Attached to my budget is a contingency plan that suggests strategic use of that money over the next two years should we get it.

But if we do get it, it is absolutely imperative that we do not squander those funds in the first year of this biennium by front-loading this budget with projects.

During the last round of stimulus funding, many states were forced to use all of their State Fiscal Stabilization Funds right away.

But in Kentucky, the General Assembly and I followed a strategic plan for using those funds that allowed us to carry over money not only to help balance the 2010 budget but also to use $268 million for the coming fiscal year.

I urge you to join me in adopting a similar approach should those federal funds materialize again.

My priorities for this money would be:

Funding 1 percent pay increases for teachers and state employees. Restoring cuts to higher education.  Restoring cuts to the Department for Community-based Services.  Creating a buffer in case revenues do not materialize.

And beginning to build a rainy day fund to return us to some semblance of solvency.

Some people might see the possibility of receiving that federal money as an excuse to avoid decisions on recurring revenue. That approach takes into account neither recent history nor the future, and it unbalances even further the spending versus. revenues equation.

The fact is, one-time federal stimulus assistance doesn't change the reality that without a dependable recurring revenue stream it will be extremely difficult to protect our priorities.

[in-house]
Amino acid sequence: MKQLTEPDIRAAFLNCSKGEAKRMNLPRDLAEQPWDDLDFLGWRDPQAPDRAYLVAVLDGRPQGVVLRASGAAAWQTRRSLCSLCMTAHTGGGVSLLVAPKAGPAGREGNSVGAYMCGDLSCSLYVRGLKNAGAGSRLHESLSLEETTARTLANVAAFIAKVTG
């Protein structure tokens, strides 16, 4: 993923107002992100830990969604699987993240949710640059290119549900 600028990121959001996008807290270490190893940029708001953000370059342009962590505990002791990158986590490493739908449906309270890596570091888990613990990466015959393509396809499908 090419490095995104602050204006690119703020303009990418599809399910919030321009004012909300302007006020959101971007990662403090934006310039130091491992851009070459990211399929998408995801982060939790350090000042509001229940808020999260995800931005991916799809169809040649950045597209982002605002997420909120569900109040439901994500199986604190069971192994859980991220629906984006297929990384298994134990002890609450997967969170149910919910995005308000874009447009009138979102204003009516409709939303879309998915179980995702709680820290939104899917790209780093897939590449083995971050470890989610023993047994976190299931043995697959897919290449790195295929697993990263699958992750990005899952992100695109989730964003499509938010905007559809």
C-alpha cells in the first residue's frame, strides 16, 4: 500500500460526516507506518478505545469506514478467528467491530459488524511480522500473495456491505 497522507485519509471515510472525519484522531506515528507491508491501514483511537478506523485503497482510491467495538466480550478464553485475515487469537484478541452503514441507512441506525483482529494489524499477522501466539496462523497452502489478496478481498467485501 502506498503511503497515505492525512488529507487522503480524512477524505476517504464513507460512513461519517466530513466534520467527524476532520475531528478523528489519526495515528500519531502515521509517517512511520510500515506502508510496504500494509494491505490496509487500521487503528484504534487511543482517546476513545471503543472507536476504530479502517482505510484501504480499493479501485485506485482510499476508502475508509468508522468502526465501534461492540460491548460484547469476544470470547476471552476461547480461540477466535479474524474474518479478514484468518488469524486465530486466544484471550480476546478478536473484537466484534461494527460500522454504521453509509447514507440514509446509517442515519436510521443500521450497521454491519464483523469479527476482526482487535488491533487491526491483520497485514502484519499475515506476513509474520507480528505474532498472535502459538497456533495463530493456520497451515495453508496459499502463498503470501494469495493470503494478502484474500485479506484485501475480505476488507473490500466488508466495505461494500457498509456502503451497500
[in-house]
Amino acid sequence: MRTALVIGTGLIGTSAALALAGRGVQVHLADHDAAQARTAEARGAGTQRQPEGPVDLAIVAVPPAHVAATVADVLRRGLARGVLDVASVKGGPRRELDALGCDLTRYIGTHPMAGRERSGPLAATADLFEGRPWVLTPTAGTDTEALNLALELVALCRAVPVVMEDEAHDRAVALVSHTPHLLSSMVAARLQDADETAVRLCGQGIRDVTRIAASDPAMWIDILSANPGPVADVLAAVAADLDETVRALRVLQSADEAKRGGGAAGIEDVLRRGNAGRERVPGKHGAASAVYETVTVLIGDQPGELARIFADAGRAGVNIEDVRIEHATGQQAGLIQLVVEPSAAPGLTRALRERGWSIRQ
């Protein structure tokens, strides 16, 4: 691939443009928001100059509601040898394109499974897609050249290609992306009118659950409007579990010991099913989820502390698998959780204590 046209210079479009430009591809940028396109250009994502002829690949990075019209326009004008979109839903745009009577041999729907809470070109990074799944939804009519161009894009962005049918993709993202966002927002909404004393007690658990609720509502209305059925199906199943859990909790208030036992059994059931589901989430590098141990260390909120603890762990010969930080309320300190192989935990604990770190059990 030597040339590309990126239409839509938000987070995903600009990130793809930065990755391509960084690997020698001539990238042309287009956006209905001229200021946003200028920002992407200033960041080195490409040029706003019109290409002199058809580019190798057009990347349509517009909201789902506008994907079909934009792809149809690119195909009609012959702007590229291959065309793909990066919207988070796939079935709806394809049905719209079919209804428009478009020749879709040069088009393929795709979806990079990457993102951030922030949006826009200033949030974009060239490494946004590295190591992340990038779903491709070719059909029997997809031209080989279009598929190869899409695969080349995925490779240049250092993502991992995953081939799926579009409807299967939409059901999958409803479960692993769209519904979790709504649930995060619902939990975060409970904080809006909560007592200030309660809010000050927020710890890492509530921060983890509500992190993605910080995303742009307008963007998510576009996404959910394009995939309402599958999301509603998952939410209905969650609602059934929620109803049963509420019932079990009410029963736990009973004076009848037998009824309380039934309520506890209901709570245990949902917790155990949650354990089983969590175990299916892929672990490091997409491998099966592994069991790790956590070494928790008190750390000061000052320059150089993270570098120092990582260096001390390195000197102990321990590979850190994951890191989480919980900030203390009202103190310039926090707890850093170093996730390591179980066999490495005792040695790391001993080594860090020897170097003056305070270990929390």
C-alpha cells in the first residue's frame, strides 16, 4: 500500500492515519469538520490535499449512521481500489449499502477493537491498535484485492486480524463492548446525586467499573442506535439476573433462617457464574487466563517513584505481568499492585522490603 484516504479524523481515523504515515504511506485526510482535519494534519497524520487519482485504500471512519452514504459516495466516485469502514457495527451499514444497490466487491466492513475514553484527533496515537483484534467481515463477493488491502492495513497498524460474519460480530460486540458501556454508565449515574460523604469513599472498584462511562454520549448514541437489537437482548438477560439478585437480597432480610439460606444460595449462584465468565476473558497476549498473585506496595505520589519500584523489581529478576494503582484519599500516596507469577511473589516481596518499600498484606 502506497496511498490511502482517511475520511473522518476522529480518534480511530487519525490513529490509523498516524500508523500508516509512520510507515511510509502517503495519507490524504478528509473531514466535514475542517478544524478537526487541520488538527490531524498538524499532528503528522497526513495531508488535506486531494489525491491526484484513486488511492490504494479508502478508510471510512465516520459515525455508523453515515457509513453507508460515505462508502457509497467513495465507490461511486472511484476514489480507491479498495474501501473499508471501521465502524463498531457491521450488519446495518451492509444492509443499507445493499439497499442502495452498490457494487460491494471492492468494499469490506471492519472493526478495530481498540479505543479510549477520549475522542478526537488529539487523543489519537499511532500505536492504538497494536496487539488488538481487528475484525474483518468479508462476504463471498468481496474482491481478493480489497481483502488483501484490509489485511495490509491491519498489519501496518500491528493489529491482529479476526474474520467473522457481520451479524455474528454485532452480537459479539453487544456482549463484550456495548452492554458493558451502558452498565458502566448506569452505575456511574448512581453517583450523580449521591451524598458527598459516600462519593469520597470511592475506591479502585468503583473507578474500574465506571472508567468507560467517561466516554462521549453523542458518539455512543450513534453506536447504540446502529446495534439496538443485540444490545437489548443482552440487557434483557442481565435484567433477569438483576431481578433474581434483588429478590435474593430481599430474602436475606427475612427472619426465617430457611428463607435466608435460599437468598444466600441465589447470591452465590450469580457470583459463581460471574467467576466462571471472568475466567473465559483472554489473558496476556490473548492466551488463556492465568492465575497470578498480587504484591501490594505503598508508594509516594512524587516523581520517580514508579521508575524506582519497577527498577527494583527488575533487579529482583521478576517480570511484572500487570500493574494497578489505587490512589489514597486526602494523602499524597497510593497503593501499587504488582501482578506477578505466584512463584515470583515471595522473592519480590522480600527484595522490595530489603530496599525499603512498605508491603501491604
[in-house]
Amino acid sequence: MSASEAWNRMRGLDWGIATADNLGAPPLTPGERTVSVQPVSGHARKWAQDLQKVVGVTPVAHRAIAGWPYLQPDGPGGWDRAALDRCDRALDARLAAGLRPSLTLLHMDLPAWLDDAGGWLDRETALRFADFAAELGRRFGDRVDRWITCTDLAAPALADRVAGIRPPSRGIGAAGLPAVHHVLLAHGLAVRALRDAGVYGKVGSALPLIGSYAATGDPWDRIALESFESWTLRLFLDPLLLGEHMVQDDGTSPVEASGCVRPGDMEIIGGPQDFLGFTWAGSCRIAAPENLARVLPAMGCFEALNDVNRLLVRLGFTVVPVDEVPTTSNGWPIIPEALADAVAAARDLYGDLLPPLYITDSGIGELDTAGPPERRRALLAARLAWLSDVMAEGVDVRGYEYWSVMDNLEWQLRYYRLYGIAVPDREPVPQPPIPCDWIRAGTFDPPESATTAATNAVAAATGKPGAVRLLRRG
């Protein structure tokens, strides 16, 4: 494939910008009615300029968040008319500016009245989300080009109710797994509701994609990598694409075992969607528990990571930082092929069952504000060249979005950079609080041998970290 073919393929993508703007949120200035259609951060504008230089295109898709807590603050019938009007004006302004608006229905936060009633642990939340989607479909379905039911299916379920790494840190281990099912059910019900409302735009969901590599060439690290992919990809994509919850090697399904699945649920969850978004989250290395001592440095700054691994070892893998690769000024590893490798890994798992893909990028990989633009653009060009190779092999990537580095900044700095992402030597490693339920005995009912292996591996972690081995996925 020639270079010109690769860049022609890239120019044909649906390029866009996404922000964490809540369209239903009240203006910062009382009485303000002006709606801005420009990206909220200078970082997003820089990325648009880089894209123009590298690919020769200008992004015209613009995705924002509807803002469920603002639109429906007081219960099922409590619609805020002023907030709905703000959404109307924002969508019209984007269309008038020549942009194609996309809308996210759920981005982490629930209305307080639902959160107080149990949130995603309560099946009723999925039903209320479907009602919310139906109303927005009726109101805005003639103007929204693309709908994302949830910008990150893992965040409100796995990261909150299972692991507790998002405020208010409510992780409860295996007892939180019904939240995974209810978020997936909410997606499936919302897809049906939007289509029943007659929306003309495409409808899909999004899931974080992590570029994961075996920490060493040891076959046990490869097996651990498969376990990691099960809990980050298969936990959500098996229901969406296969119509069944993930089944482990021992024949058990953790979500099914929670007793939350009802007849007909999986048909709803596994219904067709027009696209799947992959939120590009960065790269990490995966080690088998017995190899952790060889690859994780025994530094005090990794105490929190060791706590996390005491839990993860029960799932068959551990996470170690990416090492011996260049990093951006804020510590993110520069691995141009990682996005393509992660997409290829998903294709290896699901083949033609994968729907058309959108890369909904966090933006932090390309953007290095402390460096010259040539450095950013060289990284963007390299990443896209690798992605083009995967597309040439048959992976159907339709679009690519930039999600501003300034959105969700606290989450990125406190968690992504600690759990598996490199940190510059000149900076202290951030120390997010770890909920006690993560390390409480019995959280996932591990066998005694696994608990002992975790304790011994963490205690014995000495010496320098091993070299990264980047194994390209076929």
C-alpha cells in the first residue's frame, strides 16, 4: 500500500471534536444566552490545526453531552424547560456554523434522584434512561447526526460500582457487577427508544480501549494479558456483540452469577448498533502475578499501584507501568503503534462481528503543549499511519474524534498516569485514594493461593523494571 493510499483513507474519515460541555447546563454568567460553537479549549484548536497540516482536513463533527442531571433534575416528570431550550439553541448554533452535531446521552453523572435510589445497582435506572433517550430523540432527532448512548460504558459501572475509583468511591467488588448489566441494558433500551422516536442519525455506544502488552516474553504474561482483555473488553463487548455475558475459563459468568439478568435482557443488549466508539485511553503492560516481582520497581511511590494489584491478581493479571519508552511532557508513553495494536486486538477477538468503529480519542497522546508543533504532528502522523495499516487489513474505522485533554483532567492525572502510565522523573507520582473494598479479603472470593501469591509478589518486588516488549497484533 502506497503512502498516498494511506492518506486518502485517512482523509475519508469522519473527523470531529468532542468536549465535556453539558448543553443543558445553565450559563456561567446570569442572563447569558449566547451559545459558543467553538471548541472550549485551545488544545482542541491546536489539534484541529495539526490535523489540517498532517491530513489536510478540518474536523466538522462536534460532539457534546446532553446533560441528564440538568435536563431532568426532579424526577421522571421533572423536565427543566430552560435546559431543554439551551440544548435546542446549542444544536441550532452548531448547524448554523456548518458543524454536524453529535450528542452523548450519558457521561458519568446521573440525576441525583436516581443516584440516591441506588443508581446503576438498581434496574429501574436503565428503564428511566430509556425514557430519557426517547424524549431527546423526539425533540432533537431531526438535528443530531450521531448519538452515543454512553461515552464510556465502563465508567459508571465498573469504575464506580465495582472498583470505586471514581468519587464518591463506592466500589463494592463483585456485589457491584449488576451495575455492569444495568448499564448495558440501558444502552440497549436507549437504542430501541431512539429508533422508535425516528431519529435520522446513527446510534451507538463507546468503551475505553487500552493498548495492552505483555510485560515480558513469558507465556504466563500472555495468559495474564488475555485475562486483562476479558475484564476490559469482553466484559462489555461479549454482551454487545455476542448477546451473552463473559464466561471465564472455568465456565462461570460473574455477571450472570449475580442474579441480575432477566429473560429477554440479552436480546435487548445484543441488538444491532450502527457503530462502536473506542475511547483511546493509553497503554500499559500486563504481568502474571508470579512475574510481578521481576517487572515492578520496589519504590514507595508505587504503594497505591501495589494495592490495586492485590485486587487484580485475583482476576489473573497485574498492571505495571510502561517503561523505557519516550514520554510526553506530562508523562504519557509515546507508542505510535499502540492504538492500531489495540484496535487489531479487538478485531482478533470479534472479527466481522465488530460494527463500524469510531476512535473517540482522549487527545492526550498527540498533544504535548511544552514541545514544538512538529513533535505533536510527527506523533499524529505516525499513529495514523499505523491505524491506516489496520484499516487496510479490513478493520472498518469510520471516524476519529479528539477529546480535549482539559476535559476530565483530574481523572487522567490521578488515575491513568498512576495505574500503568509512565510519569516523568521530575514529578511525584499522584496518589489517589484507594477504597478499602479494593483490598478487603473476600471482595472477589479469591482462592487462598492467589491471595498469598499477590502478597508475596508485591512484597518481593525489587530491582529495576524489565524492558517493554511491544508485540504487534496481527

In fact, to balance this budget – even with recurring gaming revenue – we are using a range of one-time budget solutions, including one-time fund transfers, debt restructuring and alternative financing.

The latter includes the use of bonds for certain long-term expenses, such as student financial aid and maintenance.

Now, the third option for balancing this budget is a broad-based tax increase, and that indeed would be a source of recurring revenue.

But that would accomplish the exact opposite of what we need during these difficult times by increasing the burden on the very people and the very businesses we are relying on to grow us out of this recession.

Our economy has begun to turn around, as seen by recent job announcements and the December revenue forecast that predicted revenue growth of 3.6 percent in the first year and 3.7 percent in the second.

A broad-based tax increase would throw cold water on those sparks of recovery.

Some people also think that it is time to talk about reinventing our tax system to make it more modern and make it more fair.

I am open to those conversations.

But we are not in this financial crisis because of our tax structure, and changing our tax structure isn't going to get us out of this financial crisis.

Look around the country. Regardless of what tax system a state has, every state is in trouble – many of them in worse shape than we are.

And finally, our fourth option to balance our budget is the use of tax revenues and license fees from a limited expansion of gaming at our Kentucky horse tracks.